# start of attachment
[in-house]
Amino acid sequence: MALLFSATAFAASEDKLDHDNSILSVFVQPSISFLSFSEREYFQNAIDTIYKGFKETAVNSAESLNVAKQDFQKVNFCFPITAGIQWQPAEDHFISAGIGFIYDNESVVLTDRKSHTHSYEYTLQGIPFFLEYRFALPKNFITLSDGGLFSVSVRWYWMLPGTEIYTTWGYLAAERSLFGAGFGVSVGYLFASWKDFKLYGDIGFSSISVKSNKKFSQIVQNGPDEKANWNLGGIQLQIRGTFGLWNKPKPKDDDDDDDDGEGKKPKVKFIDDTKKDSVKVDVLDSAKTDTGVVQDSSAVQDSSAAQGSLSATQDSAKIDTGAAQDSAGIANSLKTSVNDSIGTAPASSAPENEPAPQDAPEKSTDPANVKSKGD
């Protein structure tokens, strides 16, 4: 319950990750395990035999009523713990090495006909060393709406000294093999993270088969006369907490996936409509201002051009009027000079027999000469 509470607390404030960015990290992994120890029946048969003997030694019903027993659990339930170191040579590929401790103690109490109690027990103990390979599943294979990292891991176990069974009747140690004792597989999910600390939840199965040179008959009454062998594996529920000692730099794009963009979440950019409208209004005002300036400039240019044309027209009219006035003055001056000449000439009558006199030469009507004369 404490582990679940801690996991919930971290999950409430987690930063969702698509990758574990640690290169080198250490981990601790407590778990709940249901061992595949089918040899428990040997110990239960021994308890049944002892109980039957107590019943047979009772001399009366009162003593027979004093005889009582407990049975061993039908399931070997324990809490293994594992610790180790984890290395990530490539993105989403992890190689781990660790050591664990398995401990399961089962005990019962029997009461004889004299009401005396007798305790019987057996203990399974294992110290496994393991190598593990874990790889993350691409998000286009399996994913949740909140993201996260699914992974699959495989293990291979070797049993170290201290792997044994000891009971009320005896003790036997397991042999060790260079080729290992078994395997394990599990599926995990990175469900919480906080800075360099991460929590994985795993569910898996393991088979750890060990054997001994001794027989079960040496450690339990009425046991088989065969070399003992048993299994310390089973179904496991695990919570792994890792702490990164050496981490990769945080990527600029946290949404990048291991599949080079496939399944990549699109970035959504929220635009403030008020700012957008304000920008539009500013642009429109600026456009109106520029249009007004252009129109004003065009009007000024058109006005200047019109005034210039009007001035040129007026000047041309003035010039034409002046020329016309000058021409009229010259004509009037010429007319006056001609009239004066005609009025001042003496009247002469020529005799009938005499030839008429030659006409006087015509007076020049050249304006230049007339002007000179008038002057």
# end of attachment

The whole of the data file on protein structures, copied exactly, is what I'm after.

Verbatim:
[in-house]
Amino acid sequence: MALLFSATAFAASEDKLDHDNSILSVFVQPSISFLSFSEREYFQNAIDTIYKGFKETAVNSAESLNVAKQDFQKVNFCFPITAGIQWQPAEDHFISAGIGFIYDNESVVLTDRKSHTHSYEYTLQGIPFFLEYRFALPKNFITLSDGGLFSVSVRWYWMLPGTEIYTTWGYLAAERSLFGAGFGVSVGYLFASWKDFKLYGDIGFSSISVKSNKKFSQIVQNGPDEKANWNLGGIQLQIRGTFGLWNKPKPKDDDDDDDDGEGKKPKVKFIDDTKKDSVKVDVLDSAKTDTGVVQDSSAVQDSSAAQGSLSATQDSAKIDTGAAQDSAGIANSLKTSVNDSIGTAPASSAPENEPAPQDAPEKSTDPANVKSKGD
């Protein structure tokens, strides 16, 4: 319950990750395990035999009523713990090495006909060393709406000294093999993270088969006369907490996936409509201002051009009027000079027999000469 509470607390404030960015990290992994120890029946048969003997030694019903027993659990339930170191040579590929401790103690109490109690027990103990390979599943294979990292891991176990069974009747140690004792597989999910600390939840199965040179008959009454062998594996529920000692730099794009963009979440950019409208209004005002300036400039240019044309027209009219006035003055001056000449000439009558006199030469009507004369 404490582990679940801690996991919930971290999950409430987690930063969702698509990758574990640690290169080198250490981990601790407590778990709940249901061992595949089918040899428990040997110990239960021994308890049944002892109980039957107590019943047979009772001399009366009162003593027979004093005889009582407990049975061993039908399931070997324990809490293994594992610790180790984890290395990530490539993105989403992890190689781990660790050591664990398995401990399961089962005990019962029997009461004889004299009401005396007798305790019987057996203990399974294992110290496994393991190598593990874990790889993350691409998000286009399996994913949740909140993201996260699914992974699959495989293990291979070797049993170290201290792997044994000891009971009320005896003790036997397991042999060790260079080729290992078994395997394990599990599926995990990175469900919480906080800075360099991460929590994985795993569910898996393991088979750890060990054997001994001794027989079960040496450690339990009425046991088989065969070399003992048993299994310390089973179904496991695990919570792994890792702490990164050496981490990769945080990527600029946290949404990048291991599949080079496939399944990549699109970035959504929220635009403030008020700012957008304000920008539009500013642009429109600026456009109106520029249009007004252009129109004003065009009007000024058109006005200047019109005034210039009007001035040129007026000047041309003035010039034409002046020329016309000058021409009229010259004509009037010429007319006056001609009239004066005609009025001042003496009247002469020529005799009938005499030839008429030659006409006087015509007076020049050249304006230049007339002007000179008038002057």